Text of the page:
FRIDAY, Dec. 1, 2006 (HealthDay News) -- An imbalance in a hormone-like substance called prostaglandin could explain tough-to-treat bed-wetting in some children, Danish researchers report.
Most children have their bed-wetting controlled by a medication called desmopressin, which reduces the amount of urine they produce at night. But about 30 percent of kids don't respond to the drug.
"Our understanding of bed-wetting is continuously improving, and we are getting better in helping children that suffer from the condition." said lead researcher Dr. Konstantinos Kamperis, from the University of Aarhus, Denmark. "How the body treats salt may play an important role in the etiology of the condition."
His team found that children with the type of bed-wetting that does not respond to desmopressin have more salt and urea in their nighttime urine, possibly caused by an imbalance of prostaglandin.
The report is published in the December issue of the American Journal of Physiology-Renal Physiology.
Bed-wetting is a common and bothersome problem. In fact, 5 million to 7 million children in the United States ages six and over wet their beds at night, according to the National Kidney Foundation.
In the study, researchers studied 46 seven-to-14-year-old children suffering from bed-wetting, all of who were treated as outpatients at Aarhus University Hospital. The youngsters had not responded to desmopressin. This group was compared to 15 children of similar age who had no bed-wetting problem.
The children spent two nights at the hospital. The first night was to acclimatize them to the hospital environment. During the second night, the researchers collected blood and urine from the children without waking them.
"We found that bed-wetters excrete larger amounts of salt at night, probably the reason for their bed-wetting," Kamperis said. "Apart from that, these children excrete larger amounts of prostaglandins, and this could explain both the large excretion of salt at night as well as the inability of desmopressin to treat this condition," he explained.
Compared with children who responded to desmopressin, the children who did not respond excreted twice as much urine during the night. In addition, the urine of children who wet their beds during the experiment contained more sodium, urea and prostaglandin than the other children, the researchers found.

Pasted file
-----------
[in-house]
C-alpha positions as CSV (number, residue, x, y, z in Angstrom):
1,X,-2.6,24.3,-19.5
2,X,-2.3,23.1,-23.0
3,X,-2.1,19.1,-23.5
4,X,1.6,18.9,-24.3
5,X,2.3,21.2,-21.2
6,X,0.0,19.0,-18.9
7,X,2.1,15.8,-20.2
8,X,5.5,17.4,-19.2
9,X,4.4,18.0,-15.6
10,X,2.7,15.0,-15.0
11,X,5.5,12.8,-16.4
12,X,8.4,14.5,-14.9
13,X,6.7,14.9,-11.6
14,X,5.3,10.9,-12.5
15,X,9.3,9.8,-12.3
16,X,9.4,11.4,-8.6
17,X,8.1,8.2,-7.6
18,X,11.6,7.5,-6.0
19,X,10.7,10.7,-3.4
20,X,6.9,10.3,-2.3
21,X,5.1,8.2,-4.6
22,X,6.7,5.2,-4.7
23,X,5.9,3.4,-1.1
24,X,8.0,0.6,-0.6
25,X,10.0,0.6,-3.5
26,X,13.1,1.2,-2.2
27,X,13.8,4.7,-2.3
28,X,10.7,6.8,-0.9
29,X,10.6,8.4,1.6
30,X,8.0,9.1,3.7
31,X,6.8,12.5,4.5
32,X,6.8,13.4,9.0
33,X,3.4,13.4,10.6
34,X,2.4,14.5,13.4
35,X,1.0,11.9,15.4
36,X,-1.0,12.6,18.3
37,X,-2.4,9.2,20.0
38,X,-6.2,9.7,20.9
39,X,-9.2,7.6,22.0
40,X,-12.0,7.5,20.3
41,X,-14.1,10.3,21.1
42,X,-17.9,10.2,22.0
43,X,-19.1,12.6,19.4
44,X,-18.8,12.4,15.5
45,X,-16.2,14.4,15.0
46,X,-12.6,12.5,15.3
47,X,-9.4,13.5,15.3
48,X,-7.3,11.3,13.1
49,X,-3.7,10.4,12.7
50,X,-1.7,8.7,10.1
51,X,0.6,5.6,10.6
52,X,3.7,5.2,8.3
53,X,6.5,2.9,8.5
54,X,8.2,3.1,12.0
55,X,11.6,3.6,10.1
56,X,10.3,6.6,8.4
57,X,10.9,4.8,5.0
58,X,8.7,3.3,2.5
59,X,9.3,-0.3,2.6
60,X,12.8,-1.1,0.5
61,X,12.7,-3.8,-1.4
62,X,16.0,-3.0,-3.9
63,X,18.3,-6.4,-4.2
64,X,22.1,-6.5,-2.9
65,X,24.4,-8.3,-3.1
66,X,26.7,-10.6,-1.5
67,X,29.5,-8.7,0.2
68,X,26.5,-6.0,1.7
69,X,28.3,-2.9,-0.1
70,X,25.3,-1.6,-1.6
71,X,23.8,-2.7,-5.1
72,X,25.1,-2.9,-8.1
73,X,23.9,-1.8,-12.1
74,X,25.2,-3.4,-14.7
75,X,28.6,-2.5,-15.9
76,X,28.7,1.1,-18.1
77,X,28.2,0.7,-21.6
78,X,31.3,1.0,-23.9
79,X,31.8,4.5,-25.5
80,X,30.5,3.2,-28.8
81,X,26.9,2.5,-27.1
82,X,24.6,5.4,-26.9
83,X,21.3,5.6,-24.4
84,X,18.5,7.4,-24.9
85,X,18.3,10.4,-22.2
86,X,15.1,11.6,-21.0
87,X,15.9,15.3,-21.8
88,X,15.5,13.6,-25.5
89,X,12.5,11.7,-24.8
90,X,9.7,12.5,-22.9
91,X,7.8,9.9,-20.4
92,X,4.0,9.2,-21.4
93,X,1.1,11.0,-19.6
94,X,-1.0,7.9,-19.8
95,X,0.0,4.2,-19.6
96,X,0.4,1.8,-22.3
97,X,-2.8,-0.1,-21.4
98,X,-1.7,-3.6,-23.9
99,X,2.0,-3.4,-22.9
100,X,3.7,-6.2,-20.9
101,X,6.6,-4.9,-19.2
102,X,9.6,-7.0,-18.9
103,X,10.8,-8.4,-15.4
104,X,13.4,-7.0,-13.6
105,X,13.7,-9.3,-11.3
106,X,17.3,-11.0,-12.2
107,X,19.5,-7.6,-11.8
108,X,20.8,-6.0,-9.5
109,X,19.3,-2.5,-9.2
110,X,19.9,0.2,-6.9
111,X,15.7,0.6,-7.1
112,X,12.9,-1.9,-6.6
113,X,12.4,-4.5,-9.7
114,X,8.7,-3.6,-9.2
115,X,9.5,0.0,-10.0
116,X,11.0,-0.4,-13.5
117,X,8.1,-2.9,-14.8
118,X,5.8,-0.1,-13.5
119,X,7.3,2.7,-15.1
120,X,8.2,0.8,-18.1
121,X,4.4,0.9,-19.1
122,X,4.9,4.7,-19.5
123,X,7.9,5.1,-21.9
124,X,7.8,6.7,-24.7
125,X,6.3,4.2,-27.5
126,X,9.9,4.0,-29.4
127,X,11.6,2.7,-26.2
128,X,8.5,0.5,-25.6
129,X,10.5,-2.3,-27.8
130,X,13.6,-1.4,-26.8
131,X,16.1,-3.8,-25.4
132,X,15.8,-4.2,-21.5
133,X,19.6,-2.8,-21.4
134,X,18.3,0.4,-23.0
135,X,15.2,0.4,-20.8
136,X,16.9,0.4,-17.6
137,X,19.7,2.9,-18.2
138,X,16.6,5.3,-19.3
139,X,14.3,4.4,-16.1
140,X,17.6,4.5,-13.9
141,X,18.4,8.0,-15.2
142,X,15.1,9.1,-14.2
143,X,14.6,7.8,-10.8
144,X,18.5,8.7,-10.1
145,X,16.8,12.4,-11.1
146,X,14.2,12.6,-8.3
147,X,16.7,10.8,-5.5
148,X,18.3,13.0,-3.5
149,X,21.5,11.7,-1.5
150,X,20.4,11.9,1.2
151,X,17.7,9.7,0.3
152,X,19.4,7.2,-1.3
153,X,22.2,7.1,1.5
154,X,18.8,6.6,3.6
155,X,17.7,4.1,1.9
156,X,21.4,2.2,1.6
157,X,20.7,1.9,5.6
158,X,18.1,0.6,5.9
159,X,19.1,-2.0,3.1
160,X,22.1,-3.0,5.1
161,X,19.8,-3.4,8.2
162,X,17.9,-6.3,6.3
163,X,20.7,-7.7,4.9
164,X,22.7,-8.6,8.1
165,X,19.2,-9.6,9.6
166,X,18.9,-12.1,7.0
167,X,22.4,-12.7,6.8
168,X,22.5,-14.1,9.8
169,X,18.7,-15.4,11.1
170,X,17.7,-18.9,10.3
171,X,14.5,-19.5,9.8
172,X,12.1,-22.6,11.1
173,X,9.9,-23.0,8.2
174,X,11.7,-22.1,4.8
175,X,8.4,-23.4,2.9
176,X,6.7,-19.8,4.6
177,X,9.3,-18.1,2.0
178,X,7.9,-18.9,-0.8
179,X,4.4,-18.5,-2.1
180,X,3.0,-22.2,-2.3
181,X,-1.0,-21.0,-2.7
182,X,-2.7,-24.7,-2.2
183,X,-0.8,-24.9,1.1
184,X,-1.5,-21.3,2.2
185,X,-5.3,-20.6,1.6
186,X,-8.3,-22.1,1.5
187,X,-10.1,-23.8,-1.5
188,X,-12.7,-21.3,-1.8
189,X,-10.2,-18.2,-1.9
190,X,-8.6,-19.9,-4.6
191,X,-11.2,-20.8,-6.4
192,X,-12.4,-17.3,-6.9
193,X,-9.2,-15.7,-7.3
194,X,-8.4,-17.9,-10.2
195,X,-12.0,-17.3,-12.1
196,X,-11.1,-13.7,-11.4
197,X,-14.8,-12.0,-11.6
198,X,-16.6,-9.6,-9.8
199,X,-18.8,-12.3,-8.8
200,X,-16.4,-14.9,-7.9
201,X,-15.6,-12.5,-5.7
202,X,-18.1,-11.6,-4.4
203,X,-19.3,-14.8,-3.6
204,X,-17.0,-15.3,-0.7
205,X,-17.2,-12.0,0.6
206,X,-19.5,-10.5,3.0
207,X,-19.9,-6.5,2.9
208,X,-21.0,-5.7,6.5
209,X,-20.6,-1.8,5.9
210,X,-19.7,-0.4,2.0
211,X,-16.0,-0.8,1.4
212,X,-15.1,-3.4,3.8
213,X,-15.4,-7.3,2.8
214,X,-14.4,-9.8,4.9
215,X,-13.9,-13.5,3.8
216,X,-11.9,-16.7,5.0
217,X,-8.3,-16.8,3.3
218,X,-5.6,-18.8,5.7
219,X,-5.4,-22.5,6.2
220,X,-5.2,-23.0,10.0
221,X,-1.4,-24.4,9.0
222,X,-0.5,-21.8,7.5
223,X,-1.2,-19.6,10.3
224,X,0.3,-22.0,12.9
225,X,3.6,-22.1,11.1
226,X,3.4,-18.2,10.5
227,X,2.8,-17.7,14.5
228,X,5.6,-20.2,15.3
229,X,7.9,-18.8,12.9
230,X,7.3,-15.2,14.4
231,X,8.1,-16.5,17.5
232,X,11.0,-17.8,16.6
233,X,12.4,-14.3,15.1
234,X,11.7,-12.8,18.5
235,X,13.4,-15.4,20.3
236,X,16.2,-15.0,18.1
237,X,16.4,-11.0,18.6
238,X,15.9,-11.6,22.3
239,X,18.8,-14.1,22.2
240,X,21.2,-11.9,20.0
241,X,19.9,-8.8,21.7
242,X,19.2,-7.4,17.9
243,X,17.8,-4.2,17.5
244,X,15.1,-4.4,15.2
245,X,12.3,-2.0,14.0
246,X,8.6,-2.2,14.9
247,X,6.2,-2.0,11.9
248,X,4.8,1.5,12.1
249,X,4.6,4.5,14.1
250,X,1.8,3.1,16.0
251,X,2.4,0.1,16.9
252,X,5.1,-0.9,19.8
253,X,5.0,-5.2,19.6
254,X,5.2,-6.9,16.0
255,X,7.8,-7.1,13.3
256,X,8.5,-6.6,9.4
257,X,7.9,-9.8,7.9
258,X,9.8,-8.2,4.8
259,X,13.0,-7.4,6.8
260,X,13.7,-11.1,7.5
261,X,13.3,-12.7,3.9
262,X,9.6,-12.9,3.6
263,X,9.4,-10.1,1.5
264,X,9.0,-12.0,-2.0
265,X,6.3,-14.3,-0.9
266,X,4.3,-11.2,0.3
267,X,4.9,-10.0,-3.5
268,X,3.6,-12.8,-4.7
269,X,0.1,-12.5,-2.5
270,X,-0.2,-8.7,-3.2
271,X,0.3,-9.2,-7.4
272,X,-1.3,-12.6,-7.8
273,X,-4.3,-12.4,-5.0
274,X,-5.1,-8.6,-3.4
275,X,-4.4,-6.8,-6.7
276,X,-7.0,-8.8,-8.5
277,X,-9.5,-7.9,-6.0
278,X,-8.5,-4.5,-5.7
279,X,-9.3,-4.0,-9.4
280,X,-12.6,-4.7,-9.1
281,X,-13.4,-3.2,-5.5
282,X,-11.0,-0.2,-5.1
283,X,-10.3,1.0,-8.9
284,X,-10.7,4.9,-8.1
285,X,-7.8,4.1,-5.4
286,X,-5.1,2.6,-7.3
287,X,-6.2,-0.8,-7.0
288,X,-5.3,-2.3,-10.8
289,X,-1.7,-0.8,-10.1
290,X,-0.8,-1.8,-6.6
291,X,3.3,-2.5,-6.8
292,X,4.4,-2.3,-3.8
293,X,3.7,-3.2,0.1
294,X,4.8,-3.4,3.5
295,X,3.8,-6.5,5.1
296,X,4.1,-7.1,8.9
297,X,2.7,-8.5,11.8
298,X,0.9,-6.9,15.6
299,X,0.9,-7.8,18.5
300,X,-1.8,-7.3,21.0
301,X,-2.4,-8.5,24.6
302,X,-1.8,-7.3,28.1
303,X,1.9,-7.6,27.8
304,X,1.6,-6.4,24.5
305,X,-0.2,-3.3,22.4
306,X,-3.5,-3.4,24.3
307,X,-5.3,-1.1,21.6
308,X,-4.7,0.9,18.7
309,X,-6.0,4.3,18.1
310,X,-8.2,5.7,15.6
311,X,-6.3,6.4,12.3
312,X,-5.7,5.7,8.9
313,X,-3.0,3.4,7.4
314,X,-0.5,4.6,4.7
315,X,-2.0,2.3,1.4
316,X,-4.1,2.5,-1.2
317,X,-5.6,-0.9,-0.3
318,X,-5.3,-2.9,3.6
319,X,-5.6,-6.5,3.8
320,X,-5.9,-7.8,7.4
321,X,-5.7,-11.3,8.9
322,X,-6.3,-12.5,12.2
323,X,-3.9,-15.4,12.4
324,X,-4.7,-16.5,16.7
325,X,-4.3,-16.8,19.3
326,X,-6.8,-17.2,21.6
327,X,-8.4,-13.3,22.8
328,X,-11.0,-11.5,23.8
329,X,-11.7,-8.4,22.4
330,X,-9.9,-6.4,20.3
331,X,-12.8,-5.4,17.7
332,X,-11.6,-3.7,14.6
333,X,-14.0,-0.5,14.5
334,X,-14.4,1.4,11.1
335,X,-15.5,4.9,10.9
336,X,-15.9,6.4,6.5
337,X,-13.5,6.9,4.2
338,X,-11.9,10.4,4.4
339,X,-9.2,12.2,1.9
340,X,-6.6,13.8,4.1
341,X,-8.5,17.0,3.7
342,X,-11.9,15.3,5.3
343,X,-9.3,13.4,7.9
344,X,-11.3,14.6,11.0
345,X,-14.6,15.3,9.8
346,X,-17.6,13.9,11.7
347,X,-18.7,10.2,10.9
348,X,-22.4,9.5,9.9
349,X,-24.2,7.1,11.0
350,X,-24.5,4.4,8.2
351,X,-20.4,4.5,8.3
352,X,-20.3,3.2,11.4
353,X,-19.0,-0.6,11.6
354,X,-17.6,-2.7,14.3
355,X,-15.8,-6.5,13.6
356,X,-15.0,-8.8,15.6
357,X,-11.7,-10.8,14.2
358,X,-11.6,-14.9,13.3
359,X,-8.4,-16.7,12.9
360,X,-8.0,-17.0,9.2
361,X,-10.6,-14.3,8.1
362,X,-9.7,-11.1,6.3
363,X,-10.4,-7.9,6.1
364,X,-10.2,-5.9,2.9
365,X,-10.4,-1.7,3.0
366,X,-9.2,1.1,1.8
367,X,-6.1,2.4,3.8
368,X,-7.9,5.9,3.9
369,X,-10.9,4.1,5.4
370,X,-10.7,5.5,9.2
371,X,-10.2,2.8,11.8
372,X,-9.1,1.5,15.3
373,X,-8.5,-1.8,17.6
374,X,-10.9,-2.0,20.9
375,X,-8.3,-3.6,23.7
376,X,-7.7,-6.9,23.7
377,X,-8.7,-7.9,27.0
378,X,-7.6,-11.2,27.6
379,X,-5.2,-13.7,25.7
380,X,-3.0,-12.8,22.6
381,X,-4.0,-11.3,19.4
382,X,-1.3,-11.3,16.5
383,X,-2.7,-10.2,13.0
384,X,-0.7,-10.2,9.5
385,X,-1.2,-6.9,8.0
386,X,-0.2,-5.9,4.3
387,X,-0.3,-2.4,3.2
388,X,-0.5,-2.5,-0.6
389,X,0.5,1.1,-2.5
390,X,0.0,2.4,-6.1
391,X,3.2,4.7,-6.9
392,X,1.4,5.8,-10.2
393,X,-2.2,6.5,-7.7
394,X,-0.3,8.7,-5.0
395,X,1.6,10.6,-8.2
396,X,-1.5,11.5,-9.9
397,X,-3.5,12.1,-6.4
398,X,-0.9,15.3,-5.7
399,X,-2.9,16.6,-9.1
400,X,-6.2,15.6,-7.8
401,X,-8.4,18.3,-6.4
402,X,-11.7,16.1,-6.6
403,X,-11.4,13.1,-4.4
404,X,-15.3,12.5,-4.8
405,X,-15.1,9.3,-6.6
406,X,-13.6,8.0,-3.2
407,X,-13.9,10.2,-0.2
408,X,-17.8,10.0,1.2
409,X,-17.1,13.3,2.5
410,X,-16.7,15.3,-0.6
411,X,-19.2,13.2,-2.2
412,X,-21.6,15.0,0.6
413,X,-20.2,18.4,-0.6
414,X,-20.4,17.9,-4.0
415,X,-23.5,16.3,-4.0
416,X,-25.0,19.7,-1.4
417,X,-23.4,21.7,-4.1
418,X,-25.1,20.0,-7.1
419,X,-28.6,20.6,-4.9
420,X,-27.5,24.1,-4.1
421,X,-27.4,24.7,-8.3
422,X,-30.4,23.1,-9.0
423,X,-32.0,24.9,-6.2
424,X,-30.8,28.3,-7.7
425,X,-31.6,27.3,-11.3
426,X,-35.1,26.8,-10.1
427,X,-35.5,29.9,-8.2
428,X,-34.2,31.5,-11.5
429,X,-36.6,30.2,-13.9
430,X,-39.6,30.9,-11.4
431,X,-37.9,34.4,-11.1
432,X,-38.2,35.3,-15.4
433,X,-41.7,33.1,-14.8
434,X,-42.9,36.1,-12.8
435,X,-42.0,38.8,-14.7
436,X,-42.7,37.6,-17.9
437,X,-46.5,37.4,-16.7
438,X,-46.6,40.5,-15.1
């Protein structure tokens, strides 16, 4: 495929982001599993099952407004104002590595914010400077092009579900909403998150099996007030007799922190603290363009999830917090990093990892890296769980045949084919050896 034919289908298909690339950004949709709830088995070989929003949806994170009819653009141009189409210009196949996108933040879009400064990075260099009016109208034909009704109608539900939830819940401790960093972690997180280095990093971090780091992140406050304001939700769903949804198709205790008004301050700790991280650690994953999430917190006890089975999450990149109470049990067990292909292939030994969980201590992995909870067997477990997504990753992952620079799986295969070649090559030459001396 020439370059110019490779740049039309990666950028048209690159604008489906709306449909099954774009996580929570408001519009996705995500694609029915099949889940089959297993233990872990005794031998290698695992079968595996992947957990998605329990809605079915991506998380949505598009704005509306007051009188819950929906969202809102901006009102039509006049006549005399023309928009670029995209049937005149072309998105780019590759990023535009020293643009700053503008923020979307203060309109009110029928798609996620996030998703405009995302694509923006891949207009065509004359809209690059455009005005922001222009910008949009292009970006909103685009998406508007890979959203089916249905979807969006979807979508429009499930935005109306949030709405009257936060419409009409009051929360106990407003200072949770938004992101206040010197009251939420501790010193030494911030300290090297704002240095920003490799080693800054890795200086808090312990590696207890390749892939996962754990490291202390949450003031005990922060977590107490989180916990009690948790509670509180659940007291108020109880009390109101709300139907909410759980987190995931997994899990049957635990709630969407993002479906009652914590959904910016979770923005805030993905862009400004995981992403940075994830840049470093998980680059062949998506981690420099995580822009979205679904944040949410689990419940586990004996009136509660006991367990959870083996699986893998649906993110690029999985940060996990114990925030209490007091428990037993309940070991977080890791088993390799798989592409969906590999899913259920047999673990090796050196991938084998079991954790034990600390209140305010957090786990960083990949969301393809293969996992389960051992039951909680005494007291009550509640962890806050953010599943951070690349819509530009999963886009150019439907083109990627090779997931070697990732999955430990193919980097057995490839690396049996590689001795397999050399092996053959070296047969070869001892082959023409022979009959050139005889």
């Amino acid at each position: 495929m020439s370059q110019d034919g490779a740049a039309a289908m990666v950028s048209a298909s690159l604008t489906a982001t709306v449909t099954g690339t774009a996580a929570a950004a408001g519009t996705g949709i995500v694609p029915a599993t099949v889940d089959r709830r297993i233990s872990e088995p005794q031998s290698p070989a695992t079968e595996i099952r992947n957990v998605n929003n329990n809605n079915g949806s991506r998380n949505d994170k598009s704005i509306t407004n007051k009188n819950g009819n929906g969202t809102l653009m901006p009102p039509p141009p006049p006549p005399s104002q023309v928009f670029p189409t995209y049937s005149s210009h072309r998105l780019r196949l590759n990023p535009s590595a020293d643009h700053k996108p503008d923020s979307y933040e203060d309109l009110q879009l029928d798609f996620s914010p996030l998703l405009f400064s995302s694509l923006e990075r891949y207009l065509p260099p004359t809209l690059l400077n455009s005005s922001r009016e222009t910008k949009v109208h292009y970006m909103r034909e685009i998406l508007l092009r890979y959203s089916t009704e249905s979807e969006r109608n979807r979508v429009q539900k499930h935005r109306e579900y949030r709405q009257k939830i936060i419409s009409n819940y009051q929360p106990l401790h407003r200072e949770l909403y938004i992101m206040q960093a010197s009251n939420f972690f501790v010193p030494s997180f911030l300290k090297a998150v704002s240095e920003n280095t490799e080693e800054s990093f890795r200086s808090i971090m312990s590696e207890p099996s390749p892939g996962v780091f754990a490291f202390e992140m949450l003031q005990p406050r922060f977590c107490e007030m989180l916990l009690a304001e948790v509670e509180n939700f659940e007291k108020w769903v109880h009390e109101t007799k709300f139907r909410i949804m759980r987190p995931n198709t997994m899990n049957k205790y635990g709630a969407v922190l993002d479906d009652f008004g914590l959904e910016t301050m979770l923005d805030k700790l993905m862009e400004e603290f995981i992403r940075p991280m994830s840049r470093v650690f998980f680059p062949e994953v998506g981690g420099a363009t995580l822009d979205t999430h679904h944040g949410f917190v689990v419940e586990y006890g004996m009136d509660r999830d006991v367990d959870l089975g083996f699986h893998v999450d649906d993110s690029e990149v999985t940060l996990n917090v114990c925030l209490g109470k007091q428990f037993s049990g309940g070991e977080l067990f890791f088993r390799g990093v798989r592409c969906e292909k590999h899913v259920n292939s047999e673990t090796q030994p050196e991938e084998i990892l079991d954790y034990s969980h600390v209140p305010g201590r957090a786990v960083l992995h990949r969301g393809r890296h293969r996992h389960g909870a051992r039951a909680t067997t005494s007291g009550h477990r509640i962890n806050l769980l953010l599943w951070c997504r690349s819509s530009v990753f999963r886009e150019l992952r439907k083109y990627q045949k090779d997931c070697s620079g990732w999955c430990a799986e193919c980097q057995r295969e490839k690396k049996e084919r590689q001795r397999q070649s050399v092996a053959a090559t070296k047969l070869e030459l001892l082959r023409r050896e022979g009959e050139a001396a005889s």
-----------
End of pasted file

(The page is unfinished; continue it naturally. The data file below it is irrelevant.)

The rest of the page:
"These findings point towards new treatment possibilities for bed-wetting with agents that reduce the amount of salt excreted in urine," Kamperis said. "Such studies are being conducted at the moment. Furthermore, we would be interested in researching the exact etiology of this excess nocturnal salt excretion. That could help our understanding of bed-wetting," he added.
One expert thinks that, while it is possible that prostaglandin might be involved in bed-wetting, the data from this study can't be used to change clinical practice right now.
"This study has some biological plausibility, because some studies suggest that prostaglandin inhibitors are useful in the treatment of bed-wetting," explained Dr. Joseph G. Barone, an associate professor of pediatrics and urology at Robert Wood Johnson Medical School, New Brunswick, N.J. "Prostaglandin inhibitors include Motrin and Advil, but, in my experience, these medications have not been effective against bed-wetting," he added.
Although bed-wetting is very common, there are few basic science studies on this condition, Barone said. "This study adds useful information to the medical literature, and it may lead to further studies. However, clinical recommendations cannot be made based on the results of this study," he said.
Barone noted that desmopressin is not a cure for the problem. "It works in about 50 percent of cases, in my experience," he said. "When desmopressin works, it is not a cure, just a Band-Aid. The theory is that desmopressin reduces the amount of urine at night, and the child does not, therefore, wet the bed."
Bed-wetting continues to be a multifaceted condition that is commonly associated with developmental immaturity, Barone said. "The most compelling evidence that bed-wetting is developmental in nature is the child's natural tendency to outgrow the problem in 99 percent of cases," he said.
There's more on bed-wetting at the National Kidney Foundation.